My weekly column for Yahoo! Movies, first published here.
This week, Saif plays a blond, wannabe-Russian, zombie-hunter operating in India’s Party Capital – Goa. Be it a band of comrades fighting for independence or be it a trio of friend living it up in a Merc convertible, Goa has been a big hit with moviegoers. Here’s a look at ten of those movies.
Saat Hindustani went on a mission – ahead of Indian troops – to destabilize the Portugese rule through a symbolic protest of raising the Indian flag atop seven buildings in occupied Goa. Hailing from different parts of India and following different religions, these seven Indians were symbols of unity in diversity. Even the actors who played the roles had their actual identities and characters criss-crossed. Bengali actor Utpal Dutt played a Punjabi while Malayalam actor Madhu played a Bengali. Actor Anwar Ali (brother of comedian Mehmood) played a Hindu while a new actor called Amitabh Bachchan played a Muslim character (called Anwar Ali)!
KA Abbas directed this patriotic drama that wasn’t about idyllic Goa but more about the mission to free it.
Amitabh Bachchan returned to the Goan liberation movement in Pukar as Ramdas a.k.a. Ronnie. He was the good guy (and freedom fighter’s son) who crossed over to the dark side (due to a misunderstanding with this father’s comrades). He sported a mean moustache and wooed a Goan girl – Julie (Zeenat Aman) – with what was probably the most famous ‘sea song’ in Bollywood. Samandar mein nahake could have only been set in Goa – if not for the beach setting, then certainly for Amitabh’s flashy blue-yellow-striped jacket.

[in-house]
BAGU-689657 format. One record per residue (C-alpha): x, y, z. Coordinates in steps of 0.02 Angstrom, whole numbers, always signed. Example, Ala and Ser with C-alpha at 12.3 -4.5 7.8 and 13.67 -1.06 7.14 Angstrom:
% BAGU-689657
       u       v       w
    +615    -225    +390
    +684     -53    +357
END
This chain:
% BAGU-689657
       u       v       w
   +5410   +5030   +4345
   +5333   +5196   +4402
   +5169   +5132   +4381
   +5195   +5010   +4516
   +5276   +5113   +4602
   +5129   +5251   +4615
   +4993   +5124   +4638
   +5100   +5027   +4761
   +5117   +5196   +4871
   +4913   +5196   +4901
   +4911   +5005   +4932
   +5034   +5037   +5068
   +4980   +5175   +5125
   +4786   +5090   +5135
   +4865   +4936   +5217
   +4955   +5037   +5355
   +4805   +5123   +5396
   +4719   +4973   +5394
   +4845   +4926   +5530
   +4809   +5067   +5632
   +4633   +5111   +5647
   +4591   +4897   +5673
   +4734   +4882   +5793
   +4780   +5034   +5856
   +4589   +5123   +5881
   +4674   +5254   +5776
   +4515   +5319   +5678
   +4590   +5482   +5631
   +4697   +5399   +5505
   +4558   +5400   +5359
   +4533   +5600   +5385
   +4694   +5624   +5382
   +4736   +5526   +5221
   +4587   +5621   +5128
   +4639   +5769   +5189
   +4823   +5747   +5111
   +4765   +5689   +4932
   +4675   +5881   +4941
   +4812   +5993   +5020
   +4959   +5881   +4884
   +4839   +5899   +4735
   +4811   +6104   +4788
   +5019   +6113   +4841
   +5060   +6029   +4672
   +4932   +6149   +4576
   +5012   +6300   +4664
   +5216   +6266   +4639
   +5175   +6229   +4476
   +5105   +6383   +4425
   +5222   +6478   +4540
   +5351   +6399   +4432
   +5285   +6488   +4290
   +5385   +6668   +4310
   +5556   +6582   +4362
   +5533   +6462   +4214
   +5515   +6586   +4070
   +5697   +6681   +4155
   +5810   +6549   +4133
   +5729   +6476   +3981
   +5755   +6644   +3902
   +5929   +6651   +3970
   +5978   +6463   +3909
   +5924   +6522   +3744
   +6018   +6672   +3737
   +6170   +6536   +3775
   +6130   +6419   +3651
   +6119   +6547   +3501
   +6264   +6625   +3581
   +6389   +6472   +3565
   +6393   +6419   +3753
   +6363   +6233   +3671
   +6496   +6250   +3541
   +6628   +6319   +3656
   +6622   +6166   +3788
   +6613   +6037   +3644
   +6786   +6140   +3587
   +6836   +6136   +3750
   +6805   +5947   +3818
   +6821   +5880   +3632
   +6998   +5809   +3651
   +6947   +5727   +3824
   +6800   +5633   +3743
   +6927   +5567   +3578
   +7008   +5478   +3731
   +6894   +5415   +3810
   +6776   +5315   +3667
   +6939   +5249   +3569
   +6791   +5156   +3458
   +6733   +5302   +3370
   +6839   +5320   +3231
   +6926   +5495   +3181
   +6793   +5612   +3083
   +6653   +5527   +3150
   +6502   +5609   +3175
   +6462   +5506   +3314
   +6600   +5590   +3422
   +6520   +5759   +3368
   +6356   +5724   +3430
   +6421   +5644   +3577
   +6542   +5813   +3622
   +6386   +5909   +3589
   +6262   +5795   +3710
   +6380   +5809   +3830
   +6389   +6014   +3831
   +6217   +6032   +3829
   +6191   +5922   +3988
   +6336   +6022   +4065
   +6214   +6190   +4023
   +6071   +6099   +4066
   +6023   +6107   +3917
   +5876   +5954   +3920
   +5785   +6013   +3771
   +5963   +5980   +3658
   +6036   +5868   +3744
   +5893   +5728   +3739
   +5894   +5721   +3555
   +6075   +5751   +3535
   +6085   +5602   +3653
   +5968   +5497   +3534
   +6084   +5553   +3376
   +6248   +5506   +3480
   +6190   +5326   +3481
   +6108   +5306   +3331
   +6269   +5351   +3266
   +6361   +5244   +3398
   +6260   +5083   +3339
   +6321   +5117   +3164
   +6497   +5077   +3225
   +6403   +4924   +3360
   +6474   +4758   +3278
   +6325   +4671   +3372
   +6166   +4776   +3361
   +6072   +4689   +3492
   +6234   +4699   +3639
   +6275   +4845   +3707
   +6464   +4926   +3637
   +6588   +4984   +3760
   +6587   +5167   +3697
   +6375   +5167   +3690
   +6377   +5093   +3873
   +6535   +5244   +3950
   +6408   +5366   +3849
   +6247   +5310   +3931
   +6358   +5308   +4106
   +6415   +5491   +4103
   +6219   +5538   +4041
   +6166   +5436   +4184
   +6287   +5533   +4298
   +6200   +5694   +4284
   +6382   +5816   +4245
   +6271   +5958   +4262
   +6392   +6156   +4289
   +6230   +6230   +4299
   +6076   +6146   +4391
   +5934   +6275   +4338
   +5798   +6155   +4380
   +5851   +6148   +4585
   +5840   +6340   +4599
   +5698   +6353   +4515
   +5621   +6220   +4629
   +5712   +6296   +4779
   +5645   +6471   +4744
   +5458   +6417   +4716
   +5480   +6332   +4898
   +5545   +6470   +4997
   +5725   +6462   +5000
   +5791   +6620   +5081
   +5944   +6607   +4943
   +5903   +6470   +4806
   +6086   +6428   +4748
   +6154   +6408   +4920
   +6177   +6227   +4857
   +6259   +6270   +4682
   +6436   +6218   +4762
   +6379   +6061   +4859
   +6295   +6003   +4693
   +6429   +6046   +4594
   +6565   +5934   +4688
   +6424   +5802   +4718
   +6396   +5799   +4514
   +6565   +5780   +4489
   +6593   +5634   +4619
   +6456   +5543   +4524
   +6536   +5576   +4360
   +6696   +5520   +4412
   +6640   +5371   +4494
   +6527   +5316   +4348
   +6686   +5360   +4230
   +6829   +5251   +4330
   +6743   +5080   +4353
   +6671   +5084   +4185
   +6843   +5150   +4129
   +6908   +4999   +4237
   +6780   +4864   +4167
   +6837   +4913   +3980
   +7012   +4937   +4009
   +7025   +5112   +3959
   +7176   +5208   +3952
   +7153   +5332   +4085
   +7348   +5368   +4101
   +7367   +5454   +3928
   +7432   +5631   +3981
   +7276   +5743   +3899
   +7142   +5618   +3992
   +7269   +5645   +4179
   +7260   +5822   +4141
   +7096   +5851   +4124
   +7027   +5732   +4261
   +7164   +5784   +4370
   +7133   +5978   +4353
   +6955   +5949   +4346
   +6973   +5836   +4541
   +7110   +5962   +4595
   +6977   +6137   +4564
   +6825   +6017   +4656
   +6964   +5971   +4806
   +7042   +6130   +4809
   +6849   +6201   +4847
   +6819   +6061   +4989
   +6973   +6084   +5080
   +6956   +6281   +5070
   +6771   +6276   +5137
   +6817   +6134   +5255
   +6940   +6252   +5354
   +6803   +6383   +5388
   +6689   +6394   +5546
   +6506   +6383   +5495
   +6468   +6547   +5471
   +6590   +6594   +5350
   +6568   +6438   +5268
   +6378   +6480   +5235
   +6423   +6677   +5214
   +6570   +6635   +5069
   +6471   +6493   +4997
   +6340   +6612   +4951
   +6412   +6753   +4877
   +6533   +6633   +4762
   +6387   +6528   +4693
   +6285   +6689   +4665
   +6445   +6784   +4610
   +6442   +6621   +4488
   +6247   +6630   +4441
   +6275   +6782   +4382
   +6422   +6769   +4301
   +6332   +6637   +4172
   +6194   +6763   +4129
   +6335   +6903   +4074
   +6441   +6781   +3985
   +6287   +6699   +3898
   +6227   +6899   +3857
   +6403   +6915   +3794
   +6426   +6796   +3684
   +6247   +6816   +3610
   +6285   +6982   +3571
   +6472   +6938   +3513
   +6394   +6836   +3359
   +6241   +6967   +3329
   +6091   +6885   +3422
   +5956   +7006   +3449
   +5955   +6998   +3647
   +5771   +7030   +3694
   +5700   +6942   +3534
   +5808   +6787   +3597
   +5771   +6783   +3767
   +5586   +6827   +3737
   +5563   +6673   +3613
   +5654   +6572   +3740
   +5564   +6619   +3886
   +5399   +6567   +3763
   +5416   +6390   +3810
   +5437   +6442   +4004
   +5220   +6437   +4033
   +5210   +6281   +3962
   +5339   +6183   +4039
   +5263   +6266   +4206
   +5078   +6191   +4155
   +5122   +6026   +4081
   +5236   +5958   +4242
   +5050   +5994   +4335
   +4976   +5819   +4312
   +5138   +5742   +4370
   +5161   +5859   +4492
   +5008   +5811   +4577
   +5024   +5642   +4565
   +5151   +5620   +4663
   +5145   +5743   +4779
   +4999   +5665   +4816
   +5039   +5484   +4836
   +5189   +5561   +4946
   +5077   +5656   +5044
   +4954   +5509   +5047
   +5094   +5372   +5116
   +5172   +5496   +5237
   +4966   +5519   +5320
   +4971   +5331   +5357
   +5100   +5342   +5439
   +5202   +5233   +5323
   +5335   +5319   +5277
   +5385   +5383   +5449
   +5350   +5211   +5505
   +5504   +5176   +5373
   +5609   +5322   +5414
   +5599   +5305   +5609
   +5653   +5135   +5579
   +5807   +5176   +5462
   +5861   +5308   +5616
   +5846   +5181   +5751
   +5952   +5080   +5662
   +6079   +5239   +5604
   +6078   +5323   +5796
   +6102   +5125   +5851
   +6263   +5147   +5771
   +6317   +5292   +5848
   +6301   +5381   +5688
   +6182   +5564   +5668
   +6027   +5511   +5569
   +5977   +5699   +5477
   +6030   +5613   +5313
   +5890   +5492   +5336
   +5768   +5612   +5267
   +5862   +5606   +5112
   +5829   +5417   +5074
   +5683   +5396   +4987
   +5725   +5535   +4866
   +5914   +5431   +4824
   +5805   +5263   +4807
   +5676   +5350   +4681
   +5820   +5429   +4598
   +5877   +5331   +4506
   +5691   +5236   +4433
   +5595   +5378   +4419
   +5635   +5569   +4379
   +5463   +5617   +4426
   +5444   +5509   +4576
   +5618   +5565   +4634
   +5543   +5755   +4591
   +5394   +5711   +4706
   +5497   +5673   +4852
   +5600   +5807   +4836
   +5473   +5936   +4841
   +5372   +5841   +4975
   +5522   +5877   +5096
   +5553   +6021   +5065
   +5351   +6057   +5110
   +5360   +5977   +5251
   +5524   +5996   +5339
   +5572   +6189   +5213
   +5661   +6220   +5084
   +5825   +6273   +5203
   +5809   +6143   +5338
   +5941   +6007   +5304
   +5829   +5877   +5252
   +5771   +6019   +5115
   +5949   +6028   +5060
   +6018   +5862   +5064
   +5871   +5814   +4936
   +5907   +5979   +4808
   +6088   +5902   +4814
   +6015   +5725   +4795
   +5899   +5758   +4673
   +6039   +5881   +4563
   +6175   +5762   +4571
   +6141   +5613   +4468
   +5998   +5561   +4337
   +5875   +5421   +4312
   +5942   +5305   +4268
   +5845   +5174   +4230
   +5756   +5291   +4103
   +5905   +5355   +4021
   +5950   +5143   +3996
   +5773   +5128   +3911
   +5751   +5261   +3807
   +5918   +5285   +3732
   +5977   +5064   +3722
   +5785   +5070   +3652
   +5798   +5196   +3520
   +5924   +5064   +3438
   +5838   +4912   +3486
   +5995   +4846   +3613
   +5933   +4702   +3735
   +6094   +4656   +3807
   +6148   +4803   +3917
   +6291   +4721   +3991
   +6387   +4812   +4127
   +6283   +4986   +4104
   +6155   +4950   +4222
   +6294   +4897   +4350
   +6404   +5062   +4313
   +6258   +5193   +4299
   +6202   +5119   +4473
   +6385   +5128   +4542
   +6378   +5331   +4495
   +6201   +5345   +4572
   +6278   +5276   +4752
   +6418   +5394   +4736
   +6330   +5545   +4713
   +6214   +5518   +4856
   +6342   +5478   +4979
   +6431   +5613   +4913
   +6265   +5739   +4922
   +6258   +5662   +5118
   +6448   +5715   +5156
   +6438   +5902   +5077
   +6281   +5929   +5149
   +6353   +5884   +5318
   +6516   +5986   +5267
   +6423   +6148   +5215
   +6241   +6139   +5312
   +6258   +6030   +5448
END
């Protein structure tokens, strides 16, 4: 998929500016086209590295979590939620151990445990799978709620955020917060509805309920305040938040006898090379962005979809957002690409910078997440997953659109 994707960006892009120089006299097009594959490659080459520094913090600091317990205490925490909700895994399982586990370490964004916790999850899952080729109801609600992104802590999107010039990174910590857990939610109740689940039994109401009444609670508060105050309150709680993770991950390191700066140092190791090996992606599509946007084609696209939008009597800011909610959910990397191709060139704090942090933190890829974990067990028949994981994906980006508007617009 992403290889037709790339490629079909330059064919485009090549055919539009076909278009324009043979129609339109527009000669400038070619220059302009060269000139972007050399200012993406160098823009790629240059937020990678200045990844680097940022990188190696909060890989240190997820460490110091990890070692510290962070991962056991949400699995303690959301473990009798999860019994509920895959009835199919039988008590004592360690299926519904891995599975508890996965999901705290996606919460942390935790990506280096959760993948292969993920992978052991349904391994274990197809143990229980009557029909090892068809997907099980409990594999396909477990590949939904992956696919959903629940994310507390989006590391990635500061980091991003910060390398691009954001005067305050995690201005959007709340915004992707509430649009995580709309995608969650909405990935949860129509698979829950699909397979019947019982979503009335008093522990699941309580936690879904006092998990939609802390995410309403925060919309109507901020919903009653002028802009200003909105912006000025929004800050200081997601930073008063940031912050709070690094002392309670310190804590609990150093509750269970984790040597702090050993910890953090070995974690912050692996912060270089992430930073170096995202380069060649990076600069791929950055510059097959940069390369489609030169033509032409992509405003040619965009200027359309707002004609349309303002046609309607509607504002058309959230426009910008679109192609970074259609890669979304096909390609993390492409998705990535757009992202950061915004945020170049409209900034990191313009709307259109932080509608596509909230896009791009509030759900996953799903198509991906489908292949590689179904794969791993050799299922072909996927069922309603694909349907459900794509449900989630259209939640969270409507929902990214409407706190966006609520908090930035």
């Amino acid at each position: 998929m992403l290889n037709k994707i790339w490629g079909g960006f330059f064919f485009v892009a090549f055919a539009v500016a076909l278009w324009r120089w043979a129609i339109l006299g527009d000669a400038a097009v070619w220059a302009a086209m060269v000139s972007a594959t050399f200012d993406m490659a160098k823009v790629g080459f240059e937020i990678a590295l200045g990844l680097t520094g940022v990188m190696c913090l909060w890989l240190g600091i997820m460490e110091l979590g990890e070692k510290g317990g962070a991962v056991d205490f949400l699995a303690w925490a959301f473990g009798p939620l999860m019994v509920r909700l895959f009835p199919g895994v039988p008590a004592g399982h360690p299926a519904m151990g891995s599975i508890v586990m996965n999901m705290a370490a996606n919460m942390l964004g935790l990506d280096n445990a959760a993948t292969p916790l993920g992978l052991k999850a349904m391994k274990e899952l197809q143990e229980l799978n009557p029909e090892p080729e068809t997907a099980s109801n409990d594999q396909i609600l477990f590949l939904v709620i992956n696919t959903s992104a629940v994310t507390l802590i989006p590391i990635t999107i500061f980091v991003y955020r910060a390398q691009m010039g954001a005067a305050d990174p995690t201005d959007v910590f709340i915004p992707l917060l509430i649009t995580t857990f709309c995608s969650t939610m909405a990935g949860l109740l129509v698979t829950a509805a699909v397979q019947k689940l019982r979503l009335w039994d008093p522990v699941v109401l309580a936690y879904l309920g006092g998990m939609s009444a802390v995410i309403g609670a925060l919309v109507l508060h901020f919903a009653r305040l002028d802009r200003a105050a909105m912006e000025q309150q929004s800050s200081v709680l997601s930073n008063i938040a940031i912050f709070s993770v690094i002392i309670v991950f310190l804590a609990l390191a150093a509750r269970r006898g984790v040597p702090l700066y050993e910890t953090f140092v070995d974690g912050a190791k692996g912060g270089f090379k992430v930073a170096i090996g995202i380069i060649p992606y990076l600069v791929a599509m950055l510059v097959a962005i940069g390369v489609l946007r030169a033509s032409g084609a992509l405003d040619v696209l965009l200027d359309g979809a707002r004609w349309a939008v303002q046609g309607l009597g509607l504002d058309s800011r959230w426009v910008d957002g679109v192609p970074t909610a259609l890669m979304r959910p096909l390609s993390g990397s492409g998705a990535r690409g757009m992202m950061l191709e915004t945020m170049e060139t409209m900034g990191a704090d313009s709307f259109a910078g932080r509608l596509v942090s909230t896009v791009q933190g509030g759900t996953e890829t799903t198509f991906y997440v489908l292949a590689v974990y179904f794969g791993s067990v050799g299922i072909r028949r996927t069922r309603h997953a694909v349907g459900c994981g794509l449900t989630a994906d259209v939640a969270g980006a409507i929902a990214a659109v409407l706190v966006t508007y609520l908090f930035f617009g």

(And to restrict the number of Amitabh Bachchan movies, I am skipping Bombay To Goa since it is more about the trip and less about the place!)
After the pop-patriotism, came Shyam Benegal’s brooding family drama – Trikal – where a Portugese family struggled to come to terms with the Indian Army’s takeover of Goa. With superb art direction and lush depiction of Goa, the film was vintage arthouse fare that made Benegal famous. Naseeruddin Shah was the narrator who told the story in flashback and a wonderful ensemble cast populated the story.
Trivia Alert: Three playback singers – Lucky Ali, Remo Fernandes and Alisha Chinai – made screen appearances in this film.
The moment Goa got free, drug peddlers came and settled down. One of their first victims was Cyrus Broacha (WHAT?) who made his cinematic debut in Jalwa as heroine Archana Puran Singh’s drug-addicted younger brother. The battle against drugs was led by Naseeruddin Shah who threw aside his ‘art film’ subtlety and put on some serious muscle for this role. Archana Puran Singh made her name with the Yeh hai jalwaaaaaaaa song with the sea in the background as Remo did his brand of vocal calisthenics.
Trivia Alert: Farah Khan was a backup dancer in one of the songs.